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Column: Women can walk in space. They can be bankers and CEOs, too
Shannon Casas high res
Shannon Casas

Two women walked in space Friday.

Though the U.S. first put women into space decades ago, Christina Koch and Jessica Meir participated in the first all-female spacewalk. Meir was just the 15th woman to ever walk in space, the Houston Chronicle reported. There have been 213 male spacewalkers.

That’s quite a notable discrepancy. 

Sally Ride was the first American woman in space in 1983, the year before I was born.

Had I wanted to grow up to be an astronaut, I had a role model. Women can be astronauts, because look, here’s Sally Ride flying past the earth’s atmosphere in the Challenger. Those role models matter.

Alas, being an astronaut likely requires a lot of math skills. I enjoyed math up until the point in high school when I couldn’t keep up anymore, literally. My teacher would write out equations on the old overhead projector and then — squirt. The equations began melting down the sheet and she wiped it all away. By the time I got to precalculus, this straight-A student was struggling to pull a D up to a C.

But Sally Ride completed a mission as a flight engineer, breaking barriers all the while answering questions like, “What kind of makeup are you going to take on the mission?” according to the National Women’s History Museum

There are bad questions. That is one of them.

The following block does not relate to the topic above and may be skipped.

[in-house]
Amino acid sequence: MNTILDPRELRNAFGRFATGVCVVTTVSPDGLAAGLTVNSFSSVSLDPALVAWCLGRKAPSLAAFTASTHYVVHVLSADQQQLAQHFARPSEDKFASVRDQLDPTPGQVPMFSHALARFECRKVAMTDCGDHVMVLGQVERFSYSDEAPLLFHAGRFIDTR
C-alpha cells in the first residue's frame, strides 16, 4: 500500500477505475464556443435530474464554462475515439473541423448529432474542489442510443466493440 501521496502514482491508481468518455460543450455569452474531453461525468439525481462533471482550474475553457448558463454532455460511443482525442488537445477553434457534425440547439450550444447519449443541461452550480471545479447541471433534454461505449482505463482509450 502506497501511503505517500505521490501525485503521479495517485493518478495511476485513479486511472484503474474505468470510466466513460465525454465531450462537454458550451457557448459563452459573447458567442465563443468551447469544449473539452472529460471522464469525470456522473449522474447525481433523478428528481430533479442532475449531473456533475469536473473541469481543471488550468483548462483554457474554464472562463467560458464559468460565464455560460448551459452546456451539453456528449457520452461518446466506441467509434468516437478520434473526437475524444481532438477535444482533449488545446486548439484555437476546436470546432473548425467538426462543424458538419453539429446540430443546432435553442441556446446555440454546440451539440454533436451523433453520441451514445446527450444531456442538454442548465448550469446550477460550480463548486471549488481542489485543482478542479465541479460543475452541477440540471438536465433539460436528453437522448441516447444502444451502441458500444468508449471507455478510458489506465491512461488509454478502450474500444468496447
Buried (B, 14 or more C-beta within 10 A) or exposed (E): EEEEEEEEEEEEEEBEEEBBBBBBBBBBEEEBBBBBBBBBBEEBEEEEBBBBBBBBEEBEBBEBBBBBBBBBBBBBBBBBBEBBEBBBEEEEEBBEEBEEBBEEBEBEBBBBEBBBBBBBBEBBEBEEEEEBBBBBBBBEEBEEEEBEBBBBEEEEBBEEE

On this most recent mission, makeup wasn’t the issue — but there was a wardrobe problem.

The spacewalk was supposed to happen in March, but there weren’t enough suits to fit the women.

“When the space agency first started flying the Space Shuttle in 1981, there were five suit sizes available for astronauts to wear,” the Houston Chronicle reported. “Over the years, that number was reduced to three: medium, large and extra large.”

Society generally smiles upon women who wear a size small, but not this time.

I guess it’s a good thing I favored words over numbers, because I sure wouldn’t fit in those spacesuits. 

Biases can often be subtle. When you picture an astronaut, who do you see? 

I could ask myself that question about a lot of jobs and answer “a man.”

The Times once ran an advertisement for a bank that featured all women. I didn’t realize I assumed all bankers to be men, but here were all these women in this ad — and it was striking.

Women are still not equally represented when it comes to executive positions (or politics, I might add), according to the most recent report on women in the workplace from McKinsey & Company and LeanIn.Org. In fact, a chart on page 6 of that report, shows the percentage of white women at entry level position to be 30%, but that decreases all the way up the ladder to just 18% for C-suite positions. Meanwhile, there are more white men at entry level at 35%, but instead of decreasing in representation toward C-suite, there’s a striking uptick to 68% of the C-suite positions being held by white men. People of color are at lesser percentages across the board, though the men are still represented in management positions at better percentages than the women. 

There are numerous reasons for this; bias certainly isn’t the only one. I’d encourage you to read two sides of that issue in last Sunday’s Times if you missed it. It's still available in the e-paper.

Thankfully, in recent years, more emphasis has been put on encouraging girls to explore STEM fields. Girls can be astronauts and bankers and CEOs. 

Personally, I’ve got two boys at home. Currently, one wants to be a dinosaur when he grows up. He could be an astronaut or banker or CEO or even a baker or a nurse or a kindergarten teacher — I don’t think he can be a dinosaur.

Shannon Casas is editor in chief of The Times and a foster parent. You can hear her most weeks on the Inside The Times podcast on iTunes or Google Play.

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